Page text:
Netflix could be really irritating. There could be six months stretches of nothing new but semi amusing stand up comedies and straight-to-video “blockbusters”, during which I find other things to do with my time. Then, there could be bursts of releases that make it difficult to find the time to handle all that wealth…
There are not many shows I enjoy. I may be a snob, but I like to use the very little screen-time I have for watch worthy TV. That included shows like “Breaking Bad” and “Justified” may the good lord rest their beautiful soul and (thankfully) ongoing ones such as “Longmire” and as happen to be the case this month – “Peaky Blinders” and “Bloodline“.
When new seasons of these become available, an opportunity presents itself. Mixing business with pleasure. That means that, as a writer, I can enjoy a really well crafted TV show and at the very same time learn a thing or two.
Bloodline presents us with some of the best dialogue in recent history. It’s true that the actors significantly help make it so, and as a writer one should always remember that while watching filmed scenes, but remove the actors and you see the “economy of words” in action. Some things are said, others are implied while yet some more is simply… unsaid. Sometimes not saying, says a lot.
Another little lesson about dialogue that can be learned from this wonderful series is character voice. There’s simply no way John can sound like Danny. Completely different life experience alone should make it clear. Views, opinions, circumstances, gender, age… so many things impact the character’s voice. Bloodline makes a great example of that.
I speak with many writers and hear about how their stories are about not one but many heroes. What they normally mean is that they have a lot of characters. That may be the case, but watching Bloodline can help one see how any story – regardless of the number of characters (and in Bloodline they’re plenty) has but ONE main character. Protagonist. Hero. Does that mean we never get to know anything about the others? Of course not. Just watch Bloodline and see how it’s handled. How each character is treated by how important he is to the story. There’s no judgement here. I love Sissy Spacek and her character in the series, but I really don’t need more than the writer gives me in order to understand she’s important to the story. I love the character of Eric O’bannon (not his characteristics…) but he’s simply not a character a writer would invest too much in, in terms of back story and depth. This is a really important lesson for writers like me, who are at the beginning of the process.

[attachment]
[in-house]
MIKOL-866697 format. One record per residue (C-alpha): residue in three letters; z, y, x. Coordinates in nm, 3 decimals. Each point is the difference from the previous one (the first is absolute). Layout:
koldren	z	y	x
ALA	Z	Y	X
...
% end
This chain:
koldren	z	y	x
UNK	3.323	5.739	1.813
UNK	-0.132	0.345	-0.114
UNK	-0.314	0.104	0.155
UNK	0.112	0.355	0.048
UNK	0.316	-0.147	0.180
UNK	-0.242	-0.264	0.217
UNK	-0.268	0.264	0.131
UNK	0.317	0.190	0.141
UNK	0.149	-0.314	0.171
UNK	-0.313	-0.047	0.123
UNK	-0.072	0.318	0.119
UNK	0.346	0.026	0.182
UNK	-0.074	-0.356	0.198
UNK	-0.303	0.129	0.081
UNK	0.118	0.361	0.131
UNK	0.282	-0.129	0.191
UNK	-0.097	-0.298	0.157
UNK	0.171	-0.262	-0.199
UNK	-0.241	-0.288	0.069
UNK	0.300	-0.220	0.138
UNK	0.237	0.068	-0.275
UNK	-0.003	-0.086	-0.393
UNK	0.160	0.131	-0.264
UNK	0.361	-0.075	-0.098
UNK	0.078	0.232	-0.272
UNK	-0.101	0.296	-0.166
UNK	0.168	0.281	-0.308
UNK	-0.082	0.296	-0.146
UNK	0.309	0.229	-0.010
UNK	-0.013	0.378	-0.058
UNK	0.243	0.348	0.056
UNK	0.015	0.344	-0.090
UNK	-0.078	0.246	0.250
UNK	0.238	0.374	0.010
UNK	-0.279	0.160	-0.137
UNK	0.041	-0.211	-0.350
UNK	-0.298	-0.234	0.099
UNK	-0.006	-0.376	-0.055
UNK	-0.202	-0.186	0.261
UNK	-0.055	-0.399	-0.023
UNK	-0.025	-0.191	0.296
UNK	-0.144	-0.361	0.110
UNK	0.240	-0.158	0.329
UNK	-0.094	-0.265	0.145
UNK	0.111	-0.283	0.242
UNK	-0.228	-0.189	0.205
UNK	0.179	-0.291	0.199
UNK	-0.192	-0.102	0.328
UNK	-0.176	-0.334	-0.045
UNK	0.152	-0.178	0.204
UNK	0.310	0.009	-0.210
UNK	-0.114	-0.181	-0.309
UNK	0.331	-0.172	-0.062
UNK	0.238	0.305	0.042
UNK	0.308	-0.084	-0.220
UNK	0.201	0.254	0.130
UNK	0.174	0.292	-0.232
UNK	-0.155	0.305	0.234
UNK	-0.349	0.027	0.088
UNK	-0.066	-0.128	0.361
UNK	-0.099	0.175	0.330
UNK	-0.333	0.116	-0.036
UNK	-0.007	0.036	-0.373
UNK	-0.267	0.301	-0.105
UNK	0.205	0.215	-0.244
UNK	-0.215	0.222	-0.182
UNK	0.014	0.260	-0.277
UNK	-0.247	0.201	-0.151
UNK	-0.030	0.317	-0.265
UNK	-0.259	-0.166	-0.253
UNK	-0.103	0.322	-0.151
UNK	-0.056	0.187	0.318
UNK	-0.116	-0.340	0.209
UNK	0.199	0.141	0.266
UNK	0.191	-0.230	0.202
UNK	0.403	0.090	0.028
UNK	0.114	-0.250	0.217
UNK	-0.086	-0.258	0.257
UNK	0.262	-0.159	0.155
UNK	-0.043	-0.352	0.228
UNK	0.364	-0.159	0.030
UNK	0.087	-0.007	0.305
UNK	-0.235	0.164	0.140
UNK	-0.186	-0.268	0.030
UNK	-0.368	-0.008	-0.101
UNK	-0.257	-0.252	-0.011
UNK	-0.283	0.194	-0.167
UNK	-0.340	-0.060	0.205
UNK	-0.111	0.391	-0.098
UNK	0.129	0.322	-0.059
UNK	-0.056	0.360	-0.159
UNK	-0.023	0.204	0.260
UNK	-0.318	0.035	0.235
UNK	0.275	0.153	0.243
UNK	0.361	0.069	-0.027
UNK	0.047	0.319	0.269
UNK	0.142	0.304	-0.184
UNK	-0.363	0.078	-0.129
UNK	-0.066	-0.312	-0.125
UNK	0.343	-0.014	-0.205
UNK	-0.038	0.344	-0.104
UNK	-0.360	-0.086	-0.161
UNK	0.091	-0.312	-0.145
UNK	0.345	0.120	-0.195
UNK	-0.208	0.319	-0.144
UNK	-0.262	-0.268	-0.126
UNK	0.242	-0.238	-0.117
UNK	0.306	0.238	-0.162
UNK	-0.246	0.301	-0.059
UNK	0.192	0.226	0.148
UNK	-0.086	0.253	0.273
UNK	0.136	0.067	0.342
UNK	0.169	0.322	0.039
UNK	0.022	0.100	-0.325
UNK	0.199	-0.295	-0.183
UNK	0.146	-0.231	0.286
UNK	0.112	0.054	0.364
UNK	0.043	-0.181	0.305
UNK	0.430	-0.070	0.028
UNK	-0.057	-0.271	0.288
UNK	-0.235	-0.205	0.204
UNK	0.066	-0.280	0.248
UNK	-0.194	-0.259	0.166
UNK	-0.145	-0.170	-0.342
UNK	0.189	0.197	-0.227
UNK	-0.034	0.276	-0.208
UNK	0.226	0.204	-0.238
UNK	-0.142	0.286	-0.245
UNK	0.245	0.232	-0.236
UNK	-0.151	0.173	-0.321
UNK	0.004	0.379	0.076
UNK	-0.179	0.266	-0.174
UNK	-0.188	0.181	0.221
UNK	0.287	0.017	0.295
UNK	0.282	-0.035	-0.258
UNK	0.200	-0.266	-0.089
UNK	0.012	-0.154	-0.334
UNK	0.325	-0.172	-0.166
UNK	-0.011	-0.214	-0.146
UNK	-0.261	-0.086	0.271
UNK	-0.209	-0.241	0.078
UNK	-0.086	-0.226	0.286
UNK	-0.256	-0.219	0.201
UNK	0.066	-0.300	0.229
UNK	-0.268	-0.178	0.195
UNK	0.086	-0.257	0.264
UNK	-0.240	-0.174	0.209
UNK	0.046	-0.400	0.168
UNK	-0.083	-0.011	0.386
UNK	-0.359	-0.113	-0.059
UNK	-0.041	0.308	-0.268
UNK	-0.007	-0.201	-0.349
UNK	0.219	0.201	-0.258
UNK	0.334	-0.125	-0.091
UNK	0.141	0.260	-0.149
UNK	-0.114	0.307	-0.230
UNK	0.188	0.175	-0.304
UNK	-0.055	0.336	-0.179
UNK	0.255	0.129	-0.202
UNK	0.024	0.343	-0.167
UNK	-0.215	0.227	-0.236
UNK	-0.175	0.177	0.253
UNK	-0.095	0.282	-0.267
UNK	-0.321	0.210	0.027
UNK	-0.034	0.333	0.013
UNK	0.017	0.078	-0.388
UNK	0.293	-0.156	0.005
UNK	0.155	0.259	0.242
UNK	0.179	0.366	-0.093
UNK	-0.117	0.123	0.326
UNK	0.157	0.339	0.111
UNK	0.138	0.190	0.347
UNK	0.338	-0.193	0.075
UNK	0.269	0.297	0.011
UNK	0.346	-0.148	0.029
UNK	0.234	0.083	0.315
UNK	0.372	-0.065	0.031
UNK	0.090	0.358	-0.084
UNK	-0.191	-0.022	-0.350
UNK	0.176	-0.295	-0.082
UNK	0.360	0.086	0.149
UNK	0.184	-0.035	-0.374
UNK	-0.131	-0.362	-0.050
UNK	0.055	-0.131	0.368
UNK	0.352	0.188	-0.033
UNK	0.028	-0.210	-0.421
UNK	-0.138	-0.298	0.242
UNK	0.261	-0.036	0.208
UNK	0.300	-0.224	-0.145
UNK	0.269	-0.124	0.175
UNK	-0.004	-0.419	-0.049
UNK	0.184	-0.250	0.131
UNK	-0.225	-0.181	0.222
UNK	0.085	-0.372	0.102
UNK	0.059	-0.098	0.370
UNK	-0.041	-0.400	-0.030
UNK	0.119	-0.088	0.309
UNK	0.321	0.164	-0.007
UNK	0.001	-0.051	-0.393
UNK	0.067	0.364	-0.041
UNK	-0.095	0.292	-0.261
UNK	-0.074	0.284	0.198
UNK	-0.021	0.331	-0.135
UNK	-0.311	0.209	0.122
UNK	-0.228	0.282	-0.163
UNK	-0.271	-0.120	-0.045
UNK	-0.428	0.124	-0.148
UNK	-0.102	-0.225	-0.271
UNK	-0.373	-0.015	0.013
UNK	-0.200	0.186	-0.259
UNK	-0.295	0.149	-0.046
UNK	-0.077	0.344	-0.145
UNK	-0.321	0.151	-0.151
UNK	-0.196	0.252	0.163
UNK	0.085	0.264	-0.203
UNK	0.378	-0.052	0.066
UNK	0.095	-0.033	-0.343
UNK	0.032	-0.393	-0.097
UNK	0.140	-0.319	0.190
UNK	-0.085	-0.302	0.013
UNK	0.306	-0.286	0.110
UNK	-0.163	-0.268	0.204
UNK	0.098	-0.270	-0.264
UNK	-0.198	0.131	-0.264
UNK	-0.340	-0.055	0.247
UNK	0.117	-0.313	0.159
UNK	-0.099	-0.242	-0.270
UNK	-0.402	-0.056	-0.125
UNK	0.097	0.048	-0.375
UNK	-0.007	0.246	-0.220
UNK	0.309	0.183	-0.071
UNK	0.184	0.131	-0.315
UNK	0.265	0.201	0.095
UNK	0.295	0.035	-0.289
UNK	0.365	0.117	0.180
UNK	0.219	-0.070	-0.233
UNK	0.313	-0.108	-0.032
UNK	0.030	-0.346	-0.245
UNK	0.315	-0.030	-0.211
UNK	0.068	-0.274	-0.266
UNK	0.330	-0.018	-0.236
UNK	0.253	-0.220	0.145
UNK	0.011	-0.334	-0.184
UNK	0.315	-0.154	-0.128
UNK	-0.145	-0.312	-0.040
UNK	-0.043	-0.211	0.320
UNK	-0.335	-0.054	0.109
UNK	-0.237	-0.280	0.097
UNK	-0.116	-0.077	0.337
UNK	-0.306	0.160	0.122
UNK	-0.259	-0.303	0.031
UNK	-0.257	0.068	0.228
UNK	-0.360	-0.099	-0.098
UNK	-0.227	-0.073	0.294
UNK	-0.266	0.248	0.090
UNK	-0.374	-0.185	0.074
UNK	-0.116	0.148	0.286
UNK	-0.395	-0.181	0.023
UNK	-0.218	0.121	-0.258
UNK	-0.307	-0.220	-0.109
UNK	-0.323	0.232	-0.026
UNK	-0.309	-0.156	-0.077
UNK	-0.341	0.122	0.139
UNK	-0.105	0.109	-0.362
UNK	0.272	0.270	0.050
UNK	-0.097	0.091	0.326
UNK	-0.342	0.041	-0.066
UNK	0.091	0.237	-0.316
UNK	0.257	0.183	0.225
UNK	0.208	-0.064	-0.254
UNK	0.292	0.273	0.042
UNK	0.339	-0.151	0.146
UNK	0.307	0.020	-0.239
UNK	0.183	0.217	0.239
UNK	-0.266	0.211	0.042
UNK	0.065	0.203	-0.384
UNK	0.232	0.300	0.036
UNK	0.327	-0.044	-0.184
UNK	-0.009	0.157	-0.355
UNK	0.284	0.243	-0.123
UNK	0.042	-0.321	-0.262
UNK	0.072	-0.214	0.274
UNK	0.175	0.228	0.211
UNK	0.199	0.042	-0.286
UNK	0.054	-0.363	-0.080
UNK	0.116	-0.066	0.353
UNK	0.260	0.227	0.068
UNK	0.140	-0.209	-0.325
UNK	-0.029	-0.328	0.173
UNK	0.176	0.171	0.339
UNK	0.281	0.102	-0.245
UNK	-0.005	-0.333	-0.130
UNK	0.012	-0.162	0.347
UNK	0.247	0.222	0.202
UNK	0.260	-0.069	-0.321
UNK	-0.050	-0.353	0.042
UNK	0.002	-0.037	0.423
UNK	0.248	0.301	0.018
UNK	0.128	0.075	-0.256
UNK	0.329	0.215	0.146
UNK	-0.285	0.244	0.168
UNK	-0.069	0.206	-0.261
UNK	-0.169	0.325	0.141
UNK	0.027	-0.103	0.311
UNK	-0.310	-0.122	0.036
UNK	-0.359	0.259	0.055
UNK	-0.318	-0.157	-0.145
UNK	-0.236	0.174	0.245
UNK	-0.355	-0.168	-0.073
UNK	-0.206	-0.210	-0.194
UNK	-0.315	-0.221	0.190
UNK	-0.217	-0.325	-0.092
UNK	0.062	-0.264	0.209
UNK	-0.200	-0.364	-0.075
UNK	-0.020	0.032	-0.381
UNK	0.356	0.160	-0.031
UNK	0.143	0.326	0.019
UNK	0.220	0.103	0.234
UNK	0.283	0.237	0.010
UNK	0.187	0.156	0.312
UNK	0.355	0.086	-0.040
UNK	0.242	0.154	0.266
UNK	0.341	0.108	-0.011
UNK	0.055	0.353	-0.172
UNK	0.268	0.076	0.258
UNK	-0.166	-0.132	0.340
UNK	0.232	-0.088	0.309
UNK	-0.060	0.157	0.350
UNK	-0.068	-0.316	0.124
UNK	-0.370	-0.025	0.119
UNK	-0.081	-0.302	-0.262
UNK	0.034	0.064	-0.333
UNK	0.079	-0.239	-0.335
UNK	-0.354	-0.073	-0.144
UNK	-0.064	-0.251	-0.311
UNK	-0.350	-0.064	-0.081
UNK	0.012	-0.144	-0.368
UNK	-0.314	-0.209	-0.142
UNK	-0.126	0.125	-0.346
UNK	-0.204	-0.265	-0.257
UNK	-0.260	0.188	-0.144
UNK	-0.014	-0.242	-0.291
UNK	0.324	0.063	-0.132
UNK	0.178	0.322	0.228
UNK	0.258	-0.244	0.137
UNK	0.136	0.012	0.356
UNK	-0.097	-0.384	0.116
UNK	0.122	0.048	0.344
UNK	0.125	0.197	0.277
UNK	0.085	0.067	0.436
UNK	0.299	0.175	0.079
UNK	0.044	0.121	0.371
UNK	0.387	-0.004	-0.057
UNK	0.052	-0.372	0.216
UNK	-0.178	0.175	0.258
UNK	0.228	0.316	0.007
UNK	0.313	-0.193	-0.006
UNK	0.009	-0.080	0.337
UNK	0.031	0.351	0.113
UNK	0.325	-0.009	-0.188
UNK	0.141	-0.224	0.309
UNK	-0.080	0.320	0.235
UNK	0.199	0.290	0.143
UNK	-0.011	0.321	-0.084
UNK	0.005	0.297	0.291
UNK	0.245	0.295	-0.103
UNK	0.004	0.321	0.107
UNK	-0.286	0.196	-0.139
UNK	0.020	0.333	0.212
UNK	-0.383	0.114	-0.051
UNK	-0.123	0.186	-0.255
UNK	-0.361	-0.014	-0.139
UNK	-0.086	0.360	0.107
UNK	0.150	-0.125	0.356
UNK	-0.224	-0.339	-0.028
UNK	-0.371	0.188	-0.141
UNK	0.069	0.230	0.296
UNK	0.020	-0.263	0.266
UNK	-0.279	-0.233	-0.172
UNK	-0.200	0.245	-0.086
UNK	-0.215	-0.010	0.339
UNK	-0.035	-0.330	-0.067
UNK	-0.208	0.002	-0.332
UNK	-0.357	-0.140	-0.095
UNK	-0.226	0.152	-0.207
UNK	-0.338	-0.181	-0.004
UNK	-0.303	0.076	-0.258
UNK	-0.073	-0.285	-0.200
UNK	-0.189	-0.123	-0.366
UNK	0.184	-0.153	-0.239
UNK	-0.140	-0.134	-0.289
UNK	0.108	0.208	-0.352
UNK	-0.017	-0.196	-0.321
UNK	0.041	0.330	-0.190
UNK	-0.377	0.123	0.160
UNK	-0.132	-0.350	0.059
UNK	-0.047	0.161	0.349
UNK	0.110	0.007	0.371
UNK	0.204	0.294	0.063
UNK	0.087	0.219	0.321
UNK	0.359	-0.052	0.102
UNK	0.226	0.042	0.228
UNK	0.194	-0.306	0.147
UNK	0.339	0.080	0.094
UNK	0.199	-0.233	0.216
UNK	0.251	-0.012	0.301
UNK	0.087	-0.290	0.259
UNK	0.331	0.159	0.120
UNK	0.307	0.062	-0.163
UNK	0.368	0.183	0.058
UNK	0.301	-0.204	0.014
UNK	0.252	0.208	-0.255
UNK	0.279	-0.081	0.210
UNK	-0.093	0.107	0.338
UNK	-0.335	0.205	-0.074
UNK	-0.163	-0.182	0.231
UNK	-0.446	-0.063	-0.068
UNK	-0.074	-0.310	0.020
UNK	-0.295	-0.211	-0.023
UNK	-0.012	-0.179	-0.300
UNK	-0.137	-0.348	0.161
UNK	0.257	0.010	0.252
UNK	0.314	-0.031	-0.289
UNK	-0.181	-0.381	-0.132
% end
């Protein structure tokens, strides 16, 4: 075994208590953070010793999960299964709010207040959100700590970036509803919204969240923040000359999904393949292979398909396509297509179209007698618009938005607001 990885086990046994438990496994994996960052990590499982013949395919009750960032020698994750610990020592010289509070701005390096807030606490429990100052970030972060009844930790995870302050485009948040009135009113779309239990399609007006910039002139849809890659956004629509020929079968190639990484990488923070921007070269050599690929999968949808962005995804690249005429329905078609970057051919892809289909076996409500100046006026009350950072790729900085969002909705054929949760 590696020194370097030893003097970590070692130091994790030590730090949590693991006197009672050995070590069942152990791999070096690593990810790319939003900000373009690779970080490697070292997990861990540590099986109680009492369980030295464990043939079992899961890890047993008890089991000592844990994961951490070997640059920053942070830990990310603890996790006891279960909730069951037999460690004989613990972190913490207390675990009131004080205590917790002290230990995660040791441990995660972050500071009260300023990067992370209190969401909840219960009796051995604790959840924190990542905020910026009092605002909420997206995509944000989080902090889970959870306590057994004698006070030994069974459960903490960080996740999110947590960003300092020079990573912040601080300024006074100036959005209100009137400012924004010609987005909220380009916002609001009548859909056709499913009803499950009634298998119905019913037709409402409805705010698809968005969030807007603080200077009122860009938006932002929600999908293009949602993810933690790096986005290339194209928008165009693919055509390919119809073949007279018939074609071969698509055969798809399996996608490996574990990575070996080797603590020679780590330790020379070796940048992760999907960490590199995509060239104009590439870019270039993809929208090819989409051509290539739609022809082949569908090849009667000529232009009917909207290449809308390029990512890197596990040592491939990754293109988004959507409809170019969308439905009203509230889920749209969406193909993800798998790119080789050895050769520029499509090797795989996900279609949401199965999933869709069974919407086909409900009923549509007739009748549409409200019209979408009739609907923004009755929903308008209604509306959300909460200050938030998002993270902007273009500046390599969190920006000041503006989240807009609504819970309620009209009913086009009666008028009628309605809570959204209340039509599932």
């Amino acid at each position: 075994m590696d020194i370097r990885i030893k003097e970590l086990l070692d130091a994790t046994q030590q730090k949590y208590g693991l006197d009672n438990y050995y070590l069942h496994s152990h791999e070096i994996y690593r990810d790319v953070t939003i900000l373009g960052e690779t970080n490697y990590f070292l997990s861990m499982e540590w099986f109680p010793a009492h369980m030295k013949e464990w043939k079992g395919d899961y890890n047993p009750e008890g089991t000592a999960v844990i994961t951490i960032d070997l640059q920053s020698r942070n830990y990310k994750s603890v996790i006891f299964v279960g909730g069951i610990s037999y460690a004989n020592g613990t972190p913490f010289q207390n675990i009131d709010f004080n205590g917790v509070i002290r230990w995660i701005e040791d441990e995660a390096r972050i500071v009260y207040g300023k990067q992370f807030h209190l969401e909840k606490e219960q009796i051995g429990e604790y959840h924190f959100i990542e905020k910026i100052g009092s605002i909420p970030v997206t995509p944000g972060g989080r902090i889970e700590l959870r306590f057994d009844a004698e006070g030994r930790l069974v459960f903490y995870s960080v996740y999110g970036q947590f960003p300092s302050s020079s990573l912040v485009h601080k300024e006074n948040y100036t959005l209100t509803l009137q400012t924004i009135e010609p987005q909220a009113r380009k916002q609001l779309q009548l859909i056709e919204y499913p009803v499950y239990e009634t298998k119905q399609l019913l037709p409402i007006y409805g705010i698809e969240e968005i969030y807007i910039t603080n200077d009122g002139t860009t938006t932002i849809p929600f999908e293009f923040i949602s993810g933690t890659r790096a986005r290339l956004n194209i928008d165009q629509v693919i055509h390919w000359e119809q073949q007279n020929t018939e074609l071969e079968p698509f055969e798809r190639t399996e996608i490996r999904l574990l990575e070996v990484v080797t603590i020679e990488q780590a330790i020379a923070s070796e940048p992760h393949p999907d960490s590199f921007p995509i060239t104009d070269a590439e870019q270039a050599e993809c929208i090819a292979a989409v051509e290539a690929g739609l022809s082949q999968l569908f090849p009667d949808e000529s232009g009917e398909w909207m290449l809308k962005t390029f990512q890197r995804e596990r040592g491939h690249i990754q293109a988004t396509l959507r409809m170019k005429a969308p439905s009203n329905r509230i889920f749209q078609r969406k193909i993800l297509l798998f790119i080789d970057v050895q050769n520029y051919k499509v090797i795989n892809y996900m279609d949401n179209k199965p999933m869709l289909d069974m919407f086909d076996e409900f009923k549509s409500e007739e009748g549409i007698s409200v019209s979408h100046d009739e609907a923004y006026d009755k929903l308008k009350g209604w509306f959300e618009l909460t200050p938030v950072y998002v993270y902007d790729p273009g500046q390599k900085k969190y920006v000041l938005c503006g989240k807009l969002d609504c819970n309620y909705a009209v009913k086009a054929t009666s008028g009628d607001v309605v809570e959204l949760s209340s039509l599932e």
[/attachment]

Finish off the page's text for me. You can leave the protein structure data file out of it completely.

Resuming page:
What other lessons could be drawn from this simply great series? Well, I haven’t learned them all just yet.
But one other lesson I’m attending while watching season 2 is – have no mercy for your character. Don’t I know it? We love our characters. We want them to be safe and happy. We identify with them. That’s fine if you want to make up an imaginary friend and have an imaginary relationship with him/her. But that would make a really lousy story... who cares about the guy who succeeds at everything he tries? Who cares about the woman who always gets what she wants? No reader that I know, that’s who.
One final warning – Remember. This is episodic TV writing. There’s a difference.
So consider yourself informed. If you’re a writer who wants to learn – you should watch Bloodline (2 seasons available on Netflix).
If you’re not – Just watch the damn show, will ya’!
Before we part…
A TWIST in the plot!
Ha, another trick I learned from Bloodline.
I didn’t REALLY learn all of this watching Bloodline. I learned these, and much more, way before the show was created. From a really good story coach – Christina Ranallo of Penpaperwrite. Please check this link out. If you’re starting. If you’re struggling or unable to finish… do yourself a favor and go there.
Watching Bloodline really exemplifies what I’ve learned there myself.
How about Peaky Blinders?
How about recommending more shows that I can watch during the more frequent nothing-to-watch stretches on Netflix?
Are you writing?
Learned anything from TV?
Care to share?
Until next time, I’m off to watch Season 2, Episode 6.